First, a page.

Humptulips. To those outside of Grays Harbor, it might seem like a silly word. Locals know it a quiet little piece of the county a little north of Hoquiam. But lately, it’s more likely to come to mind as one of the hottest bands in the area.
Currently comprised of six members, the country-rock cover band has been seen everywhere lately, from shows at the Quinault Beach Resort & Casino, to the Aberdeen Art Walk, to opening for Montgomery Gentry at the D&R Theatre. From the Pourhouse in Aberdeen to the Pine Tree Tavern in Westport to Gepetto’s in Montesano. And the list goes on.
And tomorrow night, the band is the headline act at the Grays Harbor County Fair, from 8 to 10 p.m. But for all their recent popularity, the band “Humptulips” has actually been around for quite some time. It was 1998 when members Matt Smaciarz (drums) started the group with Brian Huffstutter, who currently plays rhythm guitar.
The two say the Corn and Van Halen covers they played then were quite different from the “top-40” favorites like Keith Urban, Jason Aldean and Blake Shelton they now collaborate on.
“It was not even close to country music, not even close,” said Smaciarz, who now has a large “H” tattooed on his arm in honor of his band.
It was he who came up with the unlikely name after stopping in Humptulips with his then 5-year-old daughter, who was worried when she was unable to see another child around, asking, “Daddy, where are all the kids?”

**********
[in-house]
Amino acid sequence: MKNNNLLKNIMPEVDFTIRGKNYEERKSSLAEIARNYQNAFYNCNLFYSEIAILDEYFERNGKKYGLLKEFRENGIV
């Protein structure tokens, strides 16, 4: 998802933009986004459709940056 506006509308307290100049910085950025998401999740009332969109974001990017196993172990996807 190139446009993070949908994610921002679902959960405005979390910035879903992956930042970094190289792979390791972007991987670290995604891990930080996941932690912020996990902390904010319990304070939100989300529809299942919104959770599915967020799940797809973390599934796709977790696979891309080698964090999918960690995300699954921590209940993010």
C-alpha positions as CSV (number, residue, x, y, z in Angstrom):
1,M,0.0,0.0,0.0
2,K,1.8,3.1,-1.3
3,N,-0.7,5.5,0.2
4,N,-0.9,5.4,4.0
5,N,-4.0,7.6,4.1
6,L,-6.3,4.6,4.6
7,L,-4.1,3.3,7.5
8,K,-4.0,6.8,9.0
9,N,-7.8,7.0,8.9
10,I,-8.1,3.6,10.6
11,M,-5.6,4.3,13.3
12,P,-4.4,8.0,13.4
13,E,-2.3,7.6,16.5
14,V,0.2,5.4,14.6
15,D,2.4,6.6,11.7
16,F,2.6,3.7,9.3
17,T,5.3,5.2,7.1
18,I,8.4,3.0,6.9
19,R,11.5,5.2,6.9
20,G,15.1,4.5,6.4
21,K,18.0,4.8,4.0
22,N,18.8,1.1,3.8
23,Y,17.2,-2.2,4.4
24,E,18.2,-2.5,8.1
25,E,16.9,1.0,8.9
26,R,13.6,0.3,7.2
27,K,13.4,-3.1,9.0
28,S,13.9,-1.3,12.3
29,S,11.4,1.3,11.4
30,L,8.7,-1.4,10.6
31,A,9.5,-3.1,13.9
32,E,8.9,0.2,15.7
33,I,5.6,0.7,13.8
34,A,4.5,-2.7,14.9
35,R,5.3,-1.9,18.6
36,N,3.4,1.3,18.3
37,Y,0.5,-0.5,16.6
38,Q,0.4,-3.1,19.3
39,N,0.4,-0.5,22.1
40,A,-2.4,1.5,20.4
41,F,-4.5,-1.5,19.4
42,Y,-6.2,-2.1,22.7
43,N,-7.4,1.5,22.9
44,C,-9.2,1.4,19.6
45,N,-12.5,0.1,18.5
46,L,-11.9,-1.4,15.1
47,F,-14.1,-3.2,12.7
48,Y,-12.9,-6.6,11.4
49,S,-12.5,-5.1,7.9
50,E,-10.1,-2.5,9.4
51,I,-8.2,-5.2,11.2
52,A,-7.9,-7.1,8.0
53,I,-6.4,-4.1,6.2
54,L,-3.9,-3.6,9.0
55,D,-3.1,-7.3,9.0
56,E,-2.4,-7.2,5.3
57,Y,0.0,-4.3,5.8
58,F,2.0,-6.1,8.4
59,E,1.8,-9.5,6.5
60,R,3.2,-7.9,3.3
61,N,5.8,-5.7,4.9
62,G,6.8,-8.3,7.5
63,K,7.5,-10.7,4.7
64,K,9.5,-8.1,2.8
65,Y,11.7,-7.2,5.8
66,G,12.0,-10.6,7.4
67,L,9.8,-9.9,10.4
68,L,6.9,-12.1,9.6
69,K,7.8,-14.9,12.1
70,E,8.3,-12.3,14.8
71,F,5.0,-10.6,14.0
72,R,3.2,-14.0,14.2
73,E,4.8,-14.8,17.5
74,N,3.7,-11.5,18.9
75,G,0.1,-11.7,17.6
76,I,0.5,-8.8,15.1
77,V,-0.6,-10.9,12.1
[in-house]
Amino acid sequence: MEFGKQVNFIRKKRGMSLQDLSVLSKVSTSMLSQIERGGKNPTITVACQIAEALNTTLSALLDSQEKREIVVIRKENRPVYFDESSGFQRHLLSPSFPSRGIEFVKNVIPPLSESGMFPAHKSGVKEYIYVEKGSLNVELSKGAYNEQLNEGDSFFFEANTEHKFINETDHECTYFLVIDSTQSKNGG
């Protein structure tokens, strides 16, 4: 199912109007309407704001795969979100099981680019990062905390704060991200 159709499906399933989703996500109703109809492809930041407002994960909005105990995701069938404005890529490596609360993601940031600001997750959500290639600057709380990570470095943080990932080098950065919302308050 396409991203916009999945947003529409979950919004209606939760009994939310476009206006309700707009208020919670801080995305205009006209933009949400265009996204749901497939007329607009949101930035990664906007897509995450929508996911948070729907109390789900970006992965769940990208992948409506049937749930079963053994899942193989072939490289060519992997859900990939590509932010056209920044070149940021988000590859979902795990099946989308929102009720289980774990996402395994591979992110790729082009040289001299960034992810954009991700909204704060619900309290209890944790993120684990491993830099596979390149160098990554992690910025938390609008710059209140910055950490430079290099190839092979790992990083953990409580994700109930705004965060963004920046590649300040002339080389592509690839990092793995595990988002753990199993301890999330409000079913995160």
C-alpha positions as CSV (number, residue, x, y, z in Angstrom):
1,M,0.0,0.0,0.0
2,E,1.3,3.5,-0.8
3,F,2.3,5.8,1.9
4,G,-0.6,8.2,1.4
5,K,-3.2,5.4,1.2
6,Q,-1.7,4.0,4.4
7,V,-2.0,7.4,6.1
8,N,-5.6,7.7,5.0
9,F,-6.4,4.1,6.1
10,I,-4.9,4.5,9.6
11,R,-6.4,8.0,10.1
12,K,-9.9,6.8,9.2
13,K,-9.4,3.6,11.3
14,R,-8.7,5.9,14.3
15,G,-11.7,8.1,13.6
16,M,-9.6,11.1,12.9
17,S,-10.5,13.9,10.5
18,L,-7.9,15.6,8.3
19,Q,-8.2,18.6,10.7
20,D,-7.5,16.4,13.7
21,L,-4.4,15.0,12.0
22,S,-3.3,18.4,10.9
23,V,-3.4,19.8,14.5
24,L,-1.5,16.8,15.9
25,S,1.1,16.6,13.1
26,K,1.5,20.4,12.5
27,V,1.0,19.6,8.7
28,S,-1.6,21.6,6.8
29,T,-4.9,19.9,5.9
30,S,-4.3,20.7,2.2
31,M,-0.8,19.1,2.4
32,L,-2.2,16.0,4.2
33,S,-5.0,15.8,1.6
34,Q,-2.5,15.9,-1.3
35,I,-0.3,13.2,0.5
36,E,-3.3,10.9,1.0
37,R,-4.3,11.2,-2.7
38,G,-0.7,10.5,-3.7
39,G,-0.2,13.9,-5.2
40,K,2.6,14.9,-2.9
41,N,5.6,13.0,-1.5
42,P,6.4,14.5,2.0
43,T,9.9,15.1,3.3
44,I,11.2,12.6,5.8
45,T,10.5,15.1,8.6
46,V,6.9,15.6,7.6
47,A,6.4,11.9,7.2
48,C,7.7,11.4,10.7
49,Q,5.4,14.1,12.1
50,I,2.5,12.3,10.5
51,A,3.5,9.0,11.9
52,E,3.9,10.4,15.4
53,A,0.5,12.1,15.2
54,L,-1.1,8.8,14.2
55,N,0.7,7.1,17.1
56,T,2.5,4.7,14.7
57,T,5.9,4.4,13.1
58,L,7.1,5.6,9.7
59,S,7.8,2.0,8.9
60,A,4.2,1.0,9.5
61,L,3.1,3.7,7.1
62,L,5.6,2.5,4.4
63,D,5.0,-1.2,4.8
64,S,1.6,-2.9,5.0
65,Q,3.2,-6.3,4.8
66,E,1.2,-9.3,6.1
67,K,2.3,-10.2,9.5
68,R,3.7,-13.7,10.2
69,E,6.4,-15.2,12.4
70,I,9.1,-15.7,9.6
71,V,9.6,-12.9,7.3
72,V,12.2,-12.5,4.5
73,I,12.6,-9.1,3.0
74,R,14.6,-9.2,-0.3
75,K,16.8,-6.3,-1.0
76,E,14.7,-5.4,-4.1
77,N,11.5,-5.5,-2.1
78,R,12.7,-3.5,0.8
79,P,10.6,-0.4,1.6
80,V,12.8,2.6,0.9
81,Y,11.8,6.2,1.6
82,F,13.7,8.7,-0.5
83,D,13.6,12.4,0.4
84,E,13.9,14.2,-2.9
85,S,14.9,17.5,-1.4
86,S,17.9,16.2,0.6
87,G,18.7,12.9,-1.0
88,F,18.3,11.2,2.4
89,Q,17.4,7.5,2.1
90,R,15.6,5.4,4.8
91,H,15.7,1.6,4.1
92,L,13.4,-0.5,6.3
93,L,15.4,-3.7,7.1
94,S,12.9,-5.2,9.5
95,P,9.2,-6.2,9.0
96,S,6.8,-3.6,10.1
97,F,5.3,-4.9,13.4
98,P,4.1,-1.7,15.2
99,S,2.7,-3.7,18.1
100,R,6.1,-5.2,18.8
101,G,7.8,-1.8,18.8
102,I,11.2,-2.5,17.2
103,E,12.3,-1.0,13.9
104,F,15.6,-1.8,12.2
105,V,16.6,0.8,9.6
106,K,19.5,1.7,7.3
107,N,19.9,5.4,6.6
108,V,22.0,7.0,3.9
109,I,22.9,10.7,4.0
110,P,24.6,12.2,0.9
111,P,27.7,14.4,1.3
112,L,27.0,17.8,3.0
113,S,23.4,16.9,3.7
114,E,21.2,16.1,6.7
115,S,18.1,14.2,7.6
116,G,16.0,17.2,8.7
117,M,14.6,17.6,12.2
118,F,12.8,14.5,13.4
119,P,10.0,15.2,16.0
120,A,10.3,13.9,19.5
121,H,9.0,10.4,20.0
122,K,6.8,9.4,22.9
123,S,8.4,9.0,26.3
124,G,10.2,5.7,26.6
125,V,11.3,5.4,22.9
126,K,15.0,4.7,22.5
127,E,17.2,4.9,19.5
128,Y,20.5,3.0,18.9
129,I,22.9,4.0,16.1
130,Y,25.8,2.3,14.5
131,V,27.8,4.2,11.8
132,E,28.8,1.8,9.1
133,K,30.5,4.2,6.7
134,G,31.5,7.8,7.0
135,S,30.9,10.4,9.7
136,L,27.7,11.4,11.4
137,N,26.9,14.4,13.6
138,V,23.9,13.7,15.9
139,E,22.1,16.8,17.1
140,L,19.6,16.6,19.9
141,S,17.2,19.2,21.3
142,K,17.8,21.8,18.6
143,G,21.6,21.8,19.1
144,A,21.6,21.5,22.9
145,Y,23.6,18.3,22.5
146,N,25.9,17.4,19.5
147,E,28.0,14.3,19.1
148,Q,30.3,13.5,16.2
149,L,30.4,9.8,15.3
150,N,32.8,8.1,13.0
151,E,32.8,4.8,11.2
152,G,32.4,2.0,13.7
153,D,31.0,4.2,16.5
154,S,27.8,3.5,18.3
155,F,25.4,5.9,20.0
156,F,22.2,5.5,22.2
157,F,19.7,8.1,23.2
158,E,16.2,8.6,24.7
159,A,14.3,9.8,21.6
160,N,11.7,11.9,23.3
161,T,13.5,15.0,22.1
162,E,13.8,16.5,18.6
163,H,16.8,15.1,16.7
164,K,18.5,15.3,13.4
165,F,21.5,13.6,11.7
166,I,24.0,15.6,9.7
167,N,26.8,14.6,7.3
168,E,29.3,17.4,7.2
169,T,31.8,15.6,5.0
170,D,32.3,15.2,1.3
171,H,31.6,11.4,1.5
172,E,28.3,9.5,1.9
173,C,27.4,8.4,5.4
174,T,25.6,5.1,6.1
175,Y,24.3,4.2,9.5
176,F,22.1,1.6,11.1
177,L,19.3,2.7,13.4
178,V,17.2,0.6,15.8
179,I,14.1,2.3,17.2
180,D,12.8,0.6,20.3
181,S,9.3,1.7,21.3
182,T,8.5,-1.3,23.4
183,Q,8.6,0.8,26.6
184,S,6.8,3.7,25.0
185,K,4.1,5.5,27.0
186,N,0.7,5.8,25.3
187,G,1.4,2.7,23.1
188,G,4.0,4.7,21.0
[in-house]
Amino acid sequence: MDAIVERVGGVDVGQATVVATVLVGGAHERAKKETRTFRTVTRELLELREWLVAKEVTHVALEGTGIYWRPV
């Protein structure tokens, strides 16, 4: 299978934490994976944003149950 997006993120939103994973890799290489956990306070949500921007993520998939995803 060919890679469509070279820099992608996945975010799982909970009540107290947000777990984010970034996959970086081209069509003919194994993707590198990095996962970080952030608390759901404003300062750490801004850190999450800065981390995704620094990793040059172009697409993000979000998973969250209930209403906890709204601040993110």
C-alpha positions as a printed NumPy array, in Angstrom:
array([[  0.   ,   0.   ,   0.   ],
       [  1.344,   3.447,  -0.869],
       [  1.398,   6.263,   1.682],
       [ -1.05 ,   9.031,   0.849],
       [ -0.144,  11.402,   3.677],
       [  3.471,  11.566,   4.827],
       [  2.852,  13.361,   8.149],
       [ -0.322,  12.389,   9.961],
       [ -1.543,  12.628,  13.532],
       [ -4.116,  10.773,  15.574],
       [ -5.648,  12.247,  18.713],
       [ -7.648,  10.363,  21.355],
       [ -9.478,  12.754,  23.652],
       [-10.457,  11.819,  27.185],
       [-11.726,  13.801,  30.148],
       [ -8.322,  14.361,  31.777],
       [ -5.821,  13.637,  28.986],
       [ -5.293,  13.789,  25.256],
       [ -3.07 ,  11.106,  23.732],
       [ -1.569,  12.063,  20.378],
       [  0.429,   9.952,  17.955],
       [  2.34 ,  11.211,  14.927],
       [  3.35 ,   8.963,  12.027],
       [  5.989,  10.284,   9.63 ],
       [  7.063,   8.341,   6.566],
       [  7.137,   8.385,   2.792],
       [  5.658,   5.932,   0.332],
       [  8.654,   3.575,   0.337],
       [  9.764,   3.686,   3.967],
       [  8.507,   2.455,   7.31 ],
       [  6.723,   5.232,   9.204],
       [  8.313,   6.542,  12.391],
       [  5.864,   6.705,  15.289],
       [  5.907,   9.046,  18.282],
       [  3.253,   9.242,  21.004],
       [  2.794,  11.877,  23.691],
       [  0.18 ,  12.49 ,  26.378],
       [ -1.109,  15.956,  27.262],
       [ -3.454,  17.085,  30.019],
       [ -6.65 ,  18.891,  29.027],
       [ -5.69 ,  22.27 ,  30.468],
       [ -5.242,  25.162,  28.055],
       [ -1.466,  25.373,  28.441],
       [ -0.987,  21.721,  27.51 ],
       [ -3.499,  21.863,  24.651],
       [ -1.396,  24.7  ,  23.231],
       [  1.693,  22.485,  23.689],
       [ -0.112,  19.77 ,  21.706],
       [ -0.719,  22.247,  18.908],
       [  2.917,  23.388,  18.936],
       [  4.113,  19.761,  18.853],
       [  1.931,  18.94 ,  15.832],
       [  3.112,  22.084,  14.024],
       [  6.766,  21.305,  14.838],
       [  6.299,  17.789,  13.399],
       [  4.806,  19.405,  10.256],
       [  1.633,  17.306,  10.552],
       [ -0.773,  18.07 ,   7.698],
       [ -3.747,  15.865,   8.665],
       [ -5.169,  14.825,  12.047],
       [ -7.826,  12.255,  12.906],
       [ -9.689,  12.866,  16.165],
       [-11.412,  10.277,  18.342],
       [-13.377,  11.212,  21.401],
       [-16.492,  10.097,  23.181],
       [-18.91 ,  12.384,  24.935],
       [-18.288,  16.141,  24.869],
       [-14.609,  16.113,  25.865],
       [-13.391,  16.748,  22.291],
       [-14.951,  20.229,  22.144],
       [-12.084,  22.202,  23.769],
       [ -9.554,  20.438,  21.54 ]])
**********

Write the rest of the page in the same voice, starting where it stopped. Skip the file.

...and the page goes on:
Smaciarz, playing a game, then conspired with the local grocery store checkout clerk to play a little prank on her.
“I told the store clerk, ‘my daughter is going to ask where all the kids are. Just tell her there are no kids,’” he said. The clerk complied, and his daughter left wide-eyed. From then on, Smaciarz was able to use the experience to spur his daughter to more easily obey parental orders.
“Hump-the-tulips, because she didn’t say Humptulips then, got her to clean her room,” he said. “ If she didn’t put things away we’d move to where there are no kids.”
The somewhat unusual name was up for debate among the other band members, who considered changing it for a while.
“Because some people don’t know where or what is Humptulips,” said Corey Daniels, the lead singer and branch manger of the Cosmopolis Peterbilt operation, adding that they even considered that some might find it offensive.
At the recent Montgomery Gentry show at the D&R theater, where the band received high praise from the country legends, someone from the Gentry setup crew had placed a space between the “hump” and the “tulips” on an agenda.
“So we had to explain that we’re not really flower pervs,” said Daniels, who added the band does not foresee changing the name anytime soon, even though instances like this may continue. “Do a little homework and you’ll understand. … It’s just who we are.”
It was Daniels winning the title of Grays Harbor Idol in the early 2000s (Daniels can’t remember the exact year) that really brought the band back to life.
He had won the chance to open for country musician Keith Anderson, and had been contacted by a woman who said her boss (Smaciarz) was a drummer he should connect with.
“He (Daniels) was so popular, and he didn’t have a band,” said Smaciarz. The three collaborated and just four days later opened for Anderson. “I was getting in at 1 or 2 in the morning every night,” said Daniels of the show’s preparations, which he said paid off with a well-received show.